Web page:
God understood he has found a bug in his creation he can't fix. Who of you wouldn't weep if you were him ?

Yeah, free will ... (4.66 / 3) (#22)
by Dlugar on Thu Sep 27, 2001 at 09:29:36 PM EST

The pesky bug called Free Will, except he insists "it's a feature, not a bug!" He could fix it, problem is he doesn't want to. Sort of like when your kids won't clean their room ... you know you could clean it yourself, but what's important is that they learn to clean it on their own.

The depressing thing must be to look down and notice how miserably few have actually "learned to do the right thing on their own," so to speak.


[ Parent ]
Isn't that a question (4.00 / 2) (#29)
by mami on Fri Sep 28, 2001 at 09:52:55 AM EST

to know what the right thing is ? I have no problem with the feature of "free will", but how about the feature of "not knowing what the right thing is" ? I just wished the latter would be a "patchable" bug. It seems with each patch introduced we introduce another bug, so the never ending story. I think God has his reasons to weep...

[ Parent ]
Well, (4.00 / 2) (#31)
by Dlugar on Fri Sep 28, 2001 at 02:37:06 PM EST

"Love one another" is basically the same thing that every single darn world religion teaches. Or at least would teach, if you looked at the center of the doctrine. Problem is, us dumb humans keep getting caught up in the little tiny things of "No! My holy book is the only right one!" and "But aren't we supposed to kill the unbelievers? How does that fit in with 'love one another'?" and so on and so forth.

As you said, God has many reasons to weep. Every time he sends someone down with that message, people always seem to take it and twist it some other way, or simply get too pedantic about it. I'm sure God would be pretty happy if we used the death penalty, but loved and cared about the people around us. Instead, we end up arguing about the death penalty and hating and ignoring the people we come in contact with every day.

Sad world. Must be tough to be God.


[ Parent ]
If God is perfection... (5.00 / 1) (#34)
by thePositron on Fri Sep 28, 2001 at 08:28:03 PM EST

If God is perfection...
Would God be sad or just overlook the seeming ignorance of humanity?

These are just some thoughts on the possible nature of God.

I fear that this may sound funny but oh well. These are thoughts that have dawned on me in some of the most difficult moments of my laugh - I mean life; poverty, the death of one of my dearest loved ones, excrutiating physical and emotional pain and severe depression...

I often contemplate my life and it's
vicissitudes and how I respond to them in ways that are often times sad or angry and deadly serious and I wonder if God just sees the pettiness of it all and then laughs. That this god, being an "it" more than a person, a reflection of what I hold to be the highest and most valuable principles in my mind, laughs not the laugh of derision but a joyful hope and understanding that this too shall pass.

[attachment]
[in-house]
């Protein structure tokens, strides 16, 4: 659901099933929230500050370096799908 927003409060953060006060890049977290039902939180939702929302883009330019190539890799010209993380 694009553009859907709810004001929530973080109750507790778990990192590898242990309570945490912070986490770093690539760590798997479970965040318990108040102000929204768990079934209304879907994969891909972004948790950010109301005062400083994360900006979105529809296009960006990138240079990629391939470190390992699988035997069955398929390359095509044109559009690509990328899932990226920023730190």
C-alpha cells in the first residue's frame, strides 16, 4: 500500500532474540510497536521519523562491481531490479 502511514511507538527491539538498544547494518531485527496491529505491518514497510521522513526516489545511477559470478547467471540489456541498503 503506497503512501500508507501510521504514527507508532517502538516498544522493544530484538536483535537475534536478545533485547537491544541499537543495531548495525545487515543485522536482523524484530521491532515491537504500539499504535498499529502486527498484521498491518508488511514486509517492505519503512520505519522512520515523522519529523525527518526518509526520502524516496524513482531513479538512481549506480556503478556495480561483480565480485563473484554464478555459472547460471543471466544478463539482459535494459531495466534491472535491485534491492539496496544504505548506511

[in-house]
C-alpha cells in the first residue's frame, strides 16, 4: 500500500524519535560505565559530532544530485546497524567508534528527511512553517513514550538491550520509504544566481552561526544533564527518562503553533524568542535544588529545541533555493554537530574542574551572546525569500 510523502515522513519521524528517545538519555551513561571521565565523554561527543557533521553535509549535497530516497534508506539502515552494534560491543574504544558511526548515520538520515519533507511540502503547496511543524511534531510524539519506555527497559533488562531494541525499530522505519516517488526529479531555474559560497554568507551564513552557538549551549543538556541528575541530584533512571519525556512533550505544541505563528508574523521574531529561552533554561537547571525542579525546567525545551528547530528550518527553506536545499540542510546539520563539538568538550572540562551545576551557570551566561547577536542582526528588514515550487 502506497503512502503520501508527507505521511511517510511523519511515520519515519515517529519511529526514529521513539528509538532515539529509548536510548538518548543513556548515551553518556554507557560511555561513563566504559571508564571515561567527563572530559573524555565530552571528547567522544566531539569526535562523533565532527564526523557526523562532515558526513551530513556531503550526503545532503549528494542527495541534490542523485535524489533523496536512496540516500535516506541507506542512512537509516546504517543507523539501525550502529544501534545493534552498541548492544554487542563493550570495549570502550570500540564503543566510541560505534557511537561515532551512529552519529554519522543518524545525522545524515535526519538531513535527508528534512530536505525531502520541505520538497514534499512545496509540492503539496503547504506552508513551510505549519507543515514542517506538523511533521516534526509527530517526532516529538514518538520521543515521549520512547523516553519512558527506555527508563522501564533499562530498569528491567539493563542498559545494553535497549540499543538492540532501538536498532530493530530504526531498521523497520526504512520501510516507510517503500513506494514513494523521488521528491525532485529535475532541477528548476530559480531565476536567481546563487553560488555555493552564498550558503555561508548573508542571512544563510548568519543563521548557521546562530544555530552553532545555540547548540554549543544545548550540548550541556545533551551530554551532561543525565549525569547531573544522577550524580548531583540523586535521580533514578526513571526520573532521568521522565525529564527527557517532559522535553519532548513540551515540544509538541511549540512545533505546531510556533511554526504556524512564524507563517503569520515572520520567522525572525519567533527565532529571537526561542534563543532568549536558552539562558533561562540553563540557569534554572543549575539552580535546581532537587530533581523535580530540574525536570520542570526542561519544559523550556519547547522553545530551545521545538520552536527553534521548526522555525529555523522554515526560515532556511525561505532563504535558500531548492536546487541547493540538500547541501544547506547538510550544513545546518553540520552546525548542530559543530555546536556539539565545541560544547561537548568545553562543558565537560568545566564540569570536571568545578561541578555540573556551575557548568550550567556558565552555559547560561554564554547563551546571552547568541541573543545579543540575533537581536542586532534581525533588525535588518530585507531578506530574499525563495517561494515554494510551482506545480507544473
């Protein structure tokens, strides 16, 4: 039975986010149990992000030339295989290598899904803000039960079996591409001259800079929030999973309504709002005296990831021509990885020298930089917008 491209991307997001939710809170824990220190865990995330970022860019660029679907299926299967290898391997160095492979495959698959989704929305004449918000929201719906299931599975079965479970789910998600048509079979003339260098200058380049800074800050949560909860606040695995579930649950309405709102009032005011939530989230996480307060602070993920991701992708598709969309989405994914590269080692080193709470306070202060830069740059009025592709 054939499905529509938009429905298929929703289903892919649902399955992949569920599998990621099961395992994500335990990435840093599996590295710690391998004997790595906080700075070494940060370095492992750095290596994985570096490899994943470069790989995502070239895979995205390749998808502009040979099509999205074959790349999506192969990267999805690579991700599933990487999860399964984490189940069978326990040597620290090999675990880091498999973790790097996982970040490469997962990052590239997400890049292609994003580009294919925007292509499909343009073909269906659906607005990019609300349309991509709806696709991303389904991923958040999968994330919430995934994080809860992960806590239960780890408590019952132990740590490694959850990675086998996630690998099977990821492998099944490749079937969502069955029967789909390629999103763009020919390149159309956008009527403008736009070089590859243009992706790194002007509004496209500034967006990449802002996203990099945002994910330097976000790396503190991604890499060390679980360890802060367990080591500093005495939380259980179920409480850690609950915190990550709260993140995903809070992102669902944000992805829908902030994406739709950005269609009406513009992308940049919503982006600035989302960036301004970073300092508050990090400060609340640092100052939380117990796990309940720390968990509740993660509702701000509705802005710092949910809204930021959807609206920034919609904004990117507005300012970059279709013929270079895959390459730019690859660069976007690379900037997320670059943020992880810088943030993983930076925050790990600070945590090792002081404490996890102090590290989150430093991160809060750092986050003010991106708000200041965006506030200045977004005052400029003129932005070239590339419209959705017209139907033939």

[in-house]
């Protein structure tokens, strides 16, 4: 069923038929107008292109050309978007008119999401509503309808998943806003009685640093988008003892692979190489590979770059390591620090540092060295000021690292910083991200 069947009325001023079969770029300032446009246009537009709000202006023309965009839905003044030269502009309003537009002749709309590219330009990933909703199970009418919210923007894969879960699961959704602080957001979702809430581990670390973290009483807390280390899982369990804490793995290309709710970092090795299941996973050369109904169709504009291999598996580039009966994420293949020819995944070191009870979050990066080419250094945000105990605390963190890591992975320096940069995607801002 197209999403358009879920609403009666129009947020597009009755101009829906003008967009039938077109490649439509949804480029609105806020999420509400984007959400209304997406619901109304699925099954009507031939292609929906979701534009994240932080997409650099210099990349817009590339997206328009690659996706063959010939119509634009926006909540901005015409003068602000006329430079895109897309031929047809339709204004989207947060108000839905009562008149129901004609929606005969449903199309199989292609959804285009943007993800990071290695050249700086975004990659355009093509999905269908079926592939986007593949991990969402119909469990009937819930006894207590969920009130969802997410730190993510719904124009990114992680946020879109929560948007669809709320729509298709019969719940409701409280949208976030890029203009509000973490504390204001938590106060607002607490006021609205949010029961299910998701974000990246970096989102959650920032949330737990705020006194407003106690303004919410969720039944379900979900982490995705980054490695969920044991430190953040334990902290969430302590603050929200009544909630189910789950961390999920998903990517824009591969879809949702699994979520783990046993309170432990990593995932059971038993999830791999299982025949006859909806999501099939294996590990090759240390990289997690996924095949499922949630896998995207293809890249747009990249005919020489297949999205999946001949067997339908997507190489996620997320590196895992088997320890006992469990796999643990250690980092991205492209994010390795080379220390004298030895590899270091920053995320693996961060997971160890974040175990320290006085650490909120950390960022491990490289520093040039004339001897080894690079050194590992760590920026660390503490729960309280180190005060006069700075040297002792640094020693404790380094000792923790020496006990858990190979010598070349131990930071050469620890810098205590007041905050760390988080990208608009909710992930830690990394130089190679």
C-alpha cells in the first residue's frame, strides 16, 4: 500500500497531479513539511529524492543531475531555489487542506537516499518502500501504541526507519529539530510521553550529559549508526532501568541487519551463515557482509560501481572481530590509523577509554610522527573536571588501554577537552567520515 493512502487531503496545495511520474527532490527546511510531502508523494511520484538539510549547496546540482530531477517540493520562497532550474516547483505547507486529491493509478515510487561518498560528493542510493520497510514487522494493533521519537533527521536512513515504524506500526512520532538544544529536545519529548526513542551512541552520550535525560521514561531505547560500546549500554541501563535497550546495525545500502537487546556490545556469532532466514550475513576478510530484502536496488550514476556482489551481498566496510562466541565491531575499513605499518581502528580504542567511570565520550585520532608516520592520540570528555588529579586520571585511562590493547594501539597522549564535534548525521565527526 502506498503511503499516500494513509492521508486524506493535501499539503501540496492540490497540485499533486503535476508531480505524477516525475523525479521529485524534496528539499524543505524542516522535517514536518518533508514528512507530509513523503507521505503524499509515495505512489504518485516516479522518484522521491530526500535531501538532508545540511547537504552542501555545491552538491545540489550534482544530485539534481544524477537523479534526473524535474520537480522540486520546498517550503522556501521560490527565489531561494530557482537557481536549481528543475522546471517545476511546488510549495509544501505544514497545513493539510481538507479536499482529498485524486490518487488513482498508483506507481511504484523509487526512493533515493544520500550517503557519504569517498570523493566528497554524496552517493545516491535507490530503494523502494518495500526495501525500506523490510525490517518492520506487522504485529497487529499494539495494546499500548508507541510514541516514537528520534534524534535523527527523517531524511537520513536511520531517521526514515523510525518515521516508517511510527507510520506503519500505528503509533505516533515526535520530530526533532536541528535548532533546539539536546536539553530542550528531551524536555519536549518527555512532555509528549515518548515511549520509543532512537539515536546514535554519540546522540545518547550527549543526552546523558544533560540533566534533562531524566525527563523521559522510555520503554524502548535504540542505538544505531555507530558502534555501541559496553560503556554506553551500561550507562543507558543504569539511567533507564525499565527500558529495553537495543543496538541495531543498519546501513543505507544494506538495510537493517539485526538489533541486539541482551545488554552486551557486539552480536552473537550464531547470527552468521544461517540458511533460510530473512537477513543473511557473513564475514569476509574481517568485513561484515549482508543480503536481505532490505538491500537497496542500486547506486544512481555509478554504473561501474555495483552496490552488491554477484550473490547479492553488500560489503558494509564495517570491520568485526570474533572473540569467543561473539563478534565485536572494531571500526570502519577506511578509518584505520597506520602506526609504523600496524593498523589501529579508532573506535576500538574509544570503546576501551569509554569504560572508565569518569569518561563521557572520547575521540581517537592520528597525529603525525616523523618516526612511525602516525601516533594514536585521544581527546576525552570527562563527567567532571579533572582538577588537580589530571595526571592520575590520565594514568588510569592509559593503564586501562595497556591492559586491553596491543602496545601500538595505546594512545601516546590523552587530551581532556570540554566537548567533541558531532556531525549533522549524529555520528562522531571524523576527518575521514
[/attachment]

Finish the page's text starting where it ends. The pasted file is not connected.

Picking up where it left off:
Because all of my difficulties, the pain of others, the problems of mankind pass as quickly as they arrive.

This, then causes me to laugh and all frustration and sadness seems to melt away into the immense nature and history of the universe and what I presume would be the infinite nature of God.

Is this perverse? That I dwell not in sadness long but take up the light of my principles in my mind and spread the antidote to fear, hate and sadness - laughter, love and joy? That rather than give into cynicism I hold out for faith and trust in the goodness that is in each person?
That after seeing the seeming absurdities of destruction I am compelled to create again? That I am impelled to understand that which led to the destruction in the first place. To understand the origin and end?

I often contemplate myself and humanity as a piece of dust on a speck in an ocean of energy and space and a panoply of dimensions but still part of it all - not separate from it. One with it but expressing it uniquely.

I don't know.
but it causes me to laugh.

[ Parent ]
Nope. (5.00 / 2) (#36)
by Dlugar on Sat Sep 29, 2001 at 01:05:51 AM EST

Not the God I believe in, anyway. [And I do believe in God, if you couldn't tell from my previous posts.] I think he's definitely sad. Or moved with compassion. Whichever you prefer.

God is infinite, but infinite in compassion, not in discompassion. He understands your pains and your griefs and your sorrows, and rejoices in your laughter, love, and joy. You're a dust speck in an ocean, true, but God cares about you so much that he listens to every laugh.

No, I don't think you're perverse. I think I'm the perverse one, for instead of taking the love and hope that's so freely given me, I keep the cynicism. Instead of faith and trust and goodness, I tend to sit, of my own free will, in my own sadness.

Ah, but I've blathered on long enough about such philosophic things. Feel free to email me if you feel like talking about it in any further detail ;-)


[ Parent ]
Well, no (none / 0) (#35)
by mami on Fri Sep 28, 2001 at 08:41:56 PM EST

I'm sure God would be pretty happy if we used the death penalty, but loved and cared about the people around us.